Thanksgiving Traditions: Surviving Black Friday

Thanksgiving is about making memories and traditions.

Thanksgiving is a holiday surrounded by tradition, regardless of where you live in America. I imagine that people in Frontenac and Ladue will be with family and friends stuffing themselves with turkey and dressing and beautiful pies, just as my family and I will be in Oklahoma.

All will wish for elastic waistbands instead of buttons and zippers, a nap after the last bite of pumpkin pie topped with whipped cream and later in the afternoon, round two of the leftover feast that can still feed a small army (even though we ate until our tummies nearly popped the first time through).

Football will play on televisions all day in the city as well as the South. But, will city folks do as Southerners and rise before the first sight of dawn to enter the woods in full head-to-toe camouflage gear to hunt deer before the big feast? Or will they come back with prized antlers in hand as proof of skills mastered with a promise of meat for the winter?

In the South, this is a tradition that has been practiced for generations. You only have to go to the local watering hole or one of the few gas stations in town and you are sure to see pickup truck after pickup truck of men, and sometimes women, with the legal limit of deer—food for their families. It is not merely for sport. They are serious hunters with a goal—to stock their freezers for the year. Many succeed, my brothers included.

Perhaps people in the city will practice a gentler Thanksgiving tradition and awake from their turkey coma Thanksgiving evening, gather with out-of-town family and friends to watch the hottest flick of the season on the big screen like my family does in Oklahoma. We have been known to have taken up three rows of seats in the movie theater. It is a tradition we have held for years. It is one of my favorites.

I wonder if the ladies in Frontenac and Ladue, after cleaning up the kitchen for the umpteenth time, look through the Black Friday sales papers with their sisters-in-law and mother as I do with mine in Oklahoma. I wonder if the ladies of Ladue and Frontenac will shop the next day to get the best deals on their children’s Christmas wishes. Surely some will.

For years, we strategically planned the route to stores we wanted to shop on Black Friday. List in hand, mission planned, each would help the other gather prized bargains for ourselves and one another. Cellphones kept us in constant contact so we could give updates on our list. No time was wasted. Although those shopping trips were fun, our tradition was short-lived. It ended for me several years ago, when I feared for my safety.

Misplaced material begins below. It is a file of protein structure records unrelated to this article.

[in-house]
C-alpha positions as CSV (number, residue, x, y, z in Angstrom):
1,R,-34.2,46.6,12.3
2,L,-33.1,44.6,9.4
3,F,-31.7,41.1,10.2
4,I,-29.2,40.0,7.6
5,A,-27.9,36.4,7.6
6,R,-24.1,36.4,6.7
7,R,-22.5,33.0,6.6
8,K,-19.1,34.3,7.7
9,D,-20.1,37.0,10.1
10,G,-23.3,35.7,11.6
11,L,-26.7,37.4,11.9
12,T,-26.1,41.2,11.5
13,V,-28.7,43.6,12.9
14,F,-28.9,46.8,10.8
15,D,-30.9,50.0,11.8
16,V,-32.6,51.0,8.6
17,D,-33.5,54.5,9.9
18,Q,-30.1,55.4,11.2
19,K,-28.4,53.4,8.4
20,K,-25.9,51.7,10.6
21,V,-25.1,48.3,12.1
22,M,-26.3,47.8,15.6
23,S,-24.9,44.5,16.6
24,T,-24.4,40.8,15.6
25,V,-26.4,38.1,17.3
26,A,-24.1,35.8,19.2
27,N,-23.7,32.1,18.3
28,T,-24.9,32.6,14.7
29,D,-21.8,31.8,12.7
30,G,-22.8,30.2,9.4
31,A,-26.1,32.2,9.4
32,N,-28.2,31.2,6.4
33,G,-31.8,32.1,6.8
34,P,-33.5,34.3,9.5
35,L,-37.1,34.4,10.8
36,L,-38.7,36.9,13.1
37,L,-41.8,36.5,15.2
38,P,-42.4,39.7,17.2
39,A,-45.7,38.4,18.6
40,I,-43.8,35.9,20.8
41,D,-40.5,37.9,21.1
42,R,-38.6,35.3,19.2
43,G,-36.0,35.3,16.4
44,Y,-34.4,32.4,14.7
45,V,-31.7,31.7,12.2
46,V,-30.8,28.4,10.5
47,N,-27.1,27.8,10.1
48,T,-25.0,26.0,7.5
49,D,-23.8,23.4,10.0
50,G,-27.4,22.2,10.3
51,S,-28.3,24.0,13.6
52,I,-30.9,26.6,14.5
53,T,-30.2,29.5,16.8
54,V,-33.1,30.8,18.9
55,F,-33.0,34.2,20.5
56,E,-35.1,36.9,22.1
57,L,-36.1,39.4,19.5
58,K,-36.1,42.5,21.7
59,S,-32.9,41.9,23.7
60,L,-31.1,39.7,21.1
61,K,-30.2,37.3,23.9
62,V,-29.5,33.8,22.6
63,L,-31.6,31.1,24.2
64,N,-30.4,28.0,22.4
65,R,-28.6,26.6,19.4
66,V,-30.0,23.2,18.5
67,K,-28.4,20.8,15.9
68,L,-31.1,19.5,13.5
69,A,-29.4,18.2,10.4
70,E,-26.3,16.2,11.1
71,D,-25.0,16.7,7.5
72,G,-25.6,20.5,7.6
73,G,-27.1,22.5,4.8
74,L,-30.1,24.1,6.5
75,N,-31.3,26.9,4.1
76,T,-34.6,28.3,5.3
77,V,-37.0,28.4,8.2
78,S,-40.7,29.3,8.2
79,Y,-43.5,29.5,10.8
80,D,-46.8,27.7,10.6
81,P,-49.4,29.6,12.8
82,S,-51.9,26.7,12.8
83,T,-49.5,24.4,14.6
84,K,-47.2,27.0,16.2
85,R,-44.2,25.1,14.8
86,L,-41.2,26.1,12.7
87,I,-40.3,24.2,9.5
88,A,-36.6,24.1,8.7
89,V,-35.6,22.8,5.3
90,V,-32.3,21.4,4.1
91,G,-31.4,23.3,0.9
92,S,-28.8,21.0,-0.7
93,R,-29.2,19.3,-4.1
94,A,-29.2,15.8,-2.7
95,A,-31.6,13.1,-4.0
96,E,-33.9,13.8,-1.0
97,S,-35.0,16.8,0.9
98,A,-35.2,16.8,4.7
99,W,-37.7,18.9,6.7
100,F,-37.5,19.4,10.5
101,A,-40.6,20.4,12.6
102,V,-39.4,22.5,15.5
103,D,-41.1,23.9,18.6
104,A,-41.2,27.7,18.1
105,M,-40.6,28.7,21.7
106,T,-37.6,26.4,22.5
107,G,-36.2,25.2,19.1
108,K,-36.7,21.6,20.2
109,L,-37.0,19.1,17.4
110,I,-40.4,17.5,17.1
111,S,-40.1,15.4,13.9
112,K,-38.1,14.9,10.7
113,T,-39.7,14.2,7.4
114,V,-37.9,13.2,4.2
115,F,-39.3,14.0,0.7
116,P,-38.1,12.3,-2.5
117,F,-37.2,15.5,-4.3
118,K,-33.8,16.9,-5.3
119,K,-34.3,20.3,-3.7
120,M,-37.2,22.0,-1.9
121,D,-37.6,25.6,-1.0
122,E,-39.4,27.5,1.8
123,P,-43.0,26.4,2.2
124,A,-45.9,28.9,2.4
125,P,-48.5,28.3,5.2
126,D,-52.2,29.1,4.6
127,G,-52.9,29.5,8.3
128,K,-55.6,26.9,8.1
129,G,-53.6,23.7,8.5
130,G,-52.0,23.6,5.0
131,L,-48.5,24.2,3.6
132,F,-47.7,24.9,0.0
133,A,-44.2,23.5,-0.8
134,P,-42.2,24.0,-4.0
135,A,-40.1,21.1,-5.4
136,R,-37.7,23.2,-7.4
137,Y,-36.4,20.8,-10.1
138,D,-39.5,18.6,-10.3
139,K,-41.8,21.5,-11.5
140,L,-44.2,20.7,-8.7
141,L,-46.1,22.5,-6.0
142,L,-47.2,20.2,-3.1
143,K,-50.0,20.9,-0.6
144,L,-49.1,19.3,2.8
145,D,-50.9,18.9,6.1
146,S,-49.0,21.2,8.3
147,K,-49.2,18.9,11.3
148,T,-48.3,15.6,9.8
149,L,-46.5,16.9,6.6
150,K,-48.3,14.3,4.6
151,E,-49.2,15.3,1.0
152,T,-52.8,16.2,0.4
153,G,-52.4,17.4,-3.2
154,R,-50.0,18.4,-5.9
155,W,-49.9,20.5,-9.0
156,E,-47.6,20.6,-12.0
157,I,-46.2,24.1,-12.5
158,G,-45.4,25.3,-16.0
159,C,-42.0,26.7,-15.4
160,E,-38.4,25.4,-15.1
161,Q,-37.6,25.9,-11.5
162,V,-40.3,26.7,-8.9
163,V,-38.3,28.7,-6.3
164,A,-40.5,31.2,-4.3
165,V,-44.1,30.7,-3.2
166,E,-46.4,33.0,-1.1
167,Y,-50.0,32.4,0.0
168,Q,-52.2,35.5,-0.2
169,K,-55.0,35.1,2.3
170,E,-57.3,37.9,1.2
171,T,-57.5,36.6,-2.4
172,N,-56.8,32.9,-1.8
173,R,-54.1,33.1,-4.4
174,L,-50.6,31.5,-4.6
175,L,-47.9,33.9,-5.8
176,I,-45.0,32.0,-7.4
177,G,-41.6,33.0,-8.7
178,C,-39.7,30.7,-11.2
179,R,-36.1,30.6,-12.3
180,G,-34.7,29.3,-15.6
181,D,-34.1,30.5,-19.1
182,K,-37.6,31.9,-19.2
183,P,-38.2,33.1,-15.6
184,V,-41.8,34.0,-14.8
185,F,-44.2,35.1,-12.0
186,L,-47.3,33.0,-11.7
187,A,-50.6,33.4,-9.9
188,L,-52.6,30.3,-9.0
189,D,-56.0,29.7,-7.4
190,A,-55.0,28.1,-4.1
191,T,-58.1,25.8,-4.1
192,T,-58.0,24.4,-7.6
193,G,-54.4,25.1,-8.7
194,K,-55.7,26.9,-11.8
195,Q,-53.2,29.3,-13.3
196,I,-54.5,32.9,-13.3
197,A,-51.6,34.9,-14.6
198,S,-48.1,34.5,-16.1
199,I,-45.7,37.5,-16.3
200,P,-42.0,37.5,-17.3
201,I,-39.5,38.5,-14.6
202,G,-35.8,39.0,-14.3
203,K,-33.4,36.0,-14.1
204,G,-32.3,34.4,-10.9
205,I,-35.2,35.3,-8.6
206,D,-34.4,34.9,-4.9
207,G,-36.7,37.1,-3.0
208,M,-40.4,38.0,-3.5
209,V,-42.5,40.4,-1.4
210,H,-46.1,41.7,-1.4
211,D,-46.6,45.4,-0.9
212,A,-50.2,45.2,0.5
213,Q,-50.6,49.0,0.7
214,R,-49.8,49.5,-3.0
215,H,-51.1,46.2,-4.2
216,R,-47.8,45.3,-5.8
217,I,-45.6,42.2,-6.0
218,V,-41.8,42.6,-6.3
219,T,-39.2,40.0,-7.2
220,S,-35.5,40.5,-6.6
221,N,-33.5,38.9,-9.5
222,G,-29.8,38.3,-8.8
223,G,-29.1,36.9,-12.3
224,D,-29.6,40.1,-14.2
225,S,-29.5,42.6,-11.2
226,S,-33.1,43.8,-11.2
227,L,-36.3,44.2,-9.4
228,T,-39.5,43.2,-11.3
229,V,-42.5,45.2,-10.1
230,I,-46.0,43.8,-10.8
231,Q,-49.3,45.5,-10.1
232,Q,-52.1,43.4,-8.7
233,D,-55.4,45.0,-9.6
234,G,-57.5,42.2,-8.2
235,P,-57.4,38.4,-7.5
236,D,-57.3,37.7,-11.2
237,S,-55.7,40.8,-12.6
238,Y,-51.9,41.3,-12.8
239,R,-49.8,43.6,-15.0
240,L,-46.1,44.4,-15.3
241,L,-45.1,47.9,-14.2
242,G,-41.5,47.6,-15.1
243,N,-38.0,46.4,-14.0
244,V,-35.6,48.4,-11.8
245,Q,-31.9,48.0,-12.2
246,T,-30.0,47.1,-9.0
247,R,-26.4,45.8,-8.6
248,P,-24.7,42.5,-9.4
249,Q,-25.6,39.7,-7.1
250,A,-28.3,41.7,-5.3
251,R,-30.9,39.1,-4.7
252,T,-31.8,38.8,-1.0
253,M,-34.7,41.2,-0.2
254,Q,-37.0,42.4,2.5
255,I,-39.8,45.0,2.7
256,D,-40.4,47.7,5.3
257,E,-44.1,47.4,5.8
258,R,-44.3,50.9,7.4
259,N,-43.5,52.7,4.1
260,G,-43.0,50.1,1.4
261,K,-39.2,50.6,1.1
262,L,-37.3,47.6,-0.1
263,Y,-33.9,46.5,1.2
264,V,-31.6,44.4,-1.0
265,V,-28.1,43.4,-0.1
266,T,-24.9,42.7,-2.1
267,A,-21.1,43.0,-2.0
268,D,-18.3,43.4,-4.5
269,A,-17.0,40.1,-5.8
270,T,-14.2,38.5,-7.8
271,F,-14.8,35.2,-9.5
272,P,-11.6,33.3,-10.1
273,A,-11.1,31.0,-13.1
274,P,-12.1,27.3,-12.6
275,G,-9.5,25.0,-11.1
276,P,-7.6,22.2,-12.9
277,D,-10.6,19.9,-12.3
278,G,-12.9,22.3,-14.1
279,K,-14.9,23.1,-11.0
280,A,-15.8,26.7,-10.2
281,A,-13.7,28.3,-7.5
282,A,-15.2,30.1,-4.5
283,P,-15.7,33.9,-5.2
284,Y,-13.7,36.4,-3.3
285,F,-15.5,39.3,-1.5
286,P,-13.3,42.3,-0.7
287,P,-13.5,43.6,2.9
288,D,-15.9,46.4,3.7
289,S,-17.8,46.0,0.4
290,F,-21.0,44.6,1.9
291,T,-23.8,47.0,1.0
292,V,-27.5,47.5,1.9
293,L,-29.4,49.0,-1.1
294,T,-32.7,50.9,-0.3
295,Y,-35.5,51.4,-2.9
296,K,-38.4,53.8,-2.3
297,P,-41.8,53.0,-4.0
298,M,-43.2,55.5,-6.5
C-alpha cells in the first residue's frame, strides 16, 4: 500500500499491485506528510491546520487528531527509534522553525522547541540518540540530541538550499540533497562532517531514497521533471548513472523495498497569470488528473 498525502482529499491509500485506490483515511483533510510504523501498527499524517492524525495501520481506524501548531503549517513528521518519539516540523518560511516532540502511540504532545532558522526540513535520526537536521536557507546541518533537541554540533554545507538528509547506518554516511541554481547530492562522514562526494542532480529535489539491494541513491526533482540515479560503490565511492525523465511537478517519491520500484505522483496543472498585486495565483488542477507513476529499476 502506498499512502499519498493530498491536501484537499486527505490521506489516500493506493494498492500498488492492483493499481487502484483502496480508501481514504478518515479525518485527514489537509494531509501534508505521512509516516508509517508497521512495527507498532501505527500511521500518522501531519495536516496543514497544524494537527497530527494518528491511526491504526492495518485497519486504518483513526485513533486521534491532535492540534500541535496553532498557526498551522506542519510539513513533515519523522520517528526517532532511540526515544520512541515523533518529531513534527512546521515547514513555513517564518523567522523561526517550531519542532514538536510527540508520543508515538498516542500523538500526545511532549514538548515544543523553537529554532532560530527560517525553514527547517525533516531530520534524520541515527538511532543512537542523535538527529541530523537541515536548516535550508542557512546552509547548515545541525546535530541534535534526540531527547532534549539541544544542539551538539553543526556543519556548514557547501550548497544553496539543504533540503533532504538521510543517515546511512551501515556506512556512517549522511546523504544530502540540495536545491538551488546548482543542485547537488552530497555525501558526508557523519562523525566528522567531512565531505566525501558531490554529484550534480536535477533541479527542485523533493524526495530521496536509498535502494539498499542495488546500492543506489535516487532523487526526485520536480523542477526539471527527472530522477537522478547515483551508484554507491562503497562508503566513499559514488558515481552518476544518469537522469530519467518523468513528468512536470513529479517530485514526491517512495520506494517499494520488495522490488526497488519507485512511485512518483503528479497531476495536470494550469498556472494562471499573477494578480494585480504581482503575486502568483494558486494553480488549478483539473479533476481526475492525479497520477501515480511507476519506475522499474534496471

My sister-in-law and I had been up since 4 a.m., and most likely, other shoppers had too. It was 6 a.m. on Black Friday in Walmart, and I proudly got to the very front of the line of a stack of scooters. I could easily grab two, one for each of my sons, and then sidestep out and onto the next item on my list. Or so I thought.

Everyone waited for several minutes for the green light to shop. All who were around me were calm and civil.

At the moment we were signaled to begin, the crowd became rowdy, pressing in to reach for a scooter neatly packaged in a box. Someone took two of them down and graciously handed them to me. Standing less than five feet flat-footed, the crowd was much taller than me. Eager shoppers continued to push me into the stack of scooters. I was trapped with a scooter under each arm.

The crowd continued to press in on me and pushed the scooters into my body. It felt as though they were crushing my ribs. Breathing became difficult. I am not sure if it was because of claustrophobia or because of my crushed ribs. Fear gripped me as I was unable to work my way out. I could see the headlines, “Hospitalized Shopper Clutches Two Scooters, Crazed Mob Crushes Ribs.”

Finally, a woman saw what was happening. I will never forget what she said. “Hand me the scooters. I will help you. I promise not to take them.”

Our eyes locked. I searched for truth. She saw hesitation in my eyes and repeated, “Give me your scooters and your hand. I will pull you out.”

I had to trust her. I raised one scooter after the other above my head as she reached over the mob. Then I extended my hand toward hers. I was free at last. After thanking her for freeing me and giving me back the scooters I realized the ridiculousness of the whole scene. I decided that day that saving a few bucks wasn’t worth a few broken ribs or a punctured lung. That ended my Black Friday shopping tradition.

My sisters-in-law weren’t fazed. They carry on the tradition every year on Black Friday. I am sure they will be in the mob this year.


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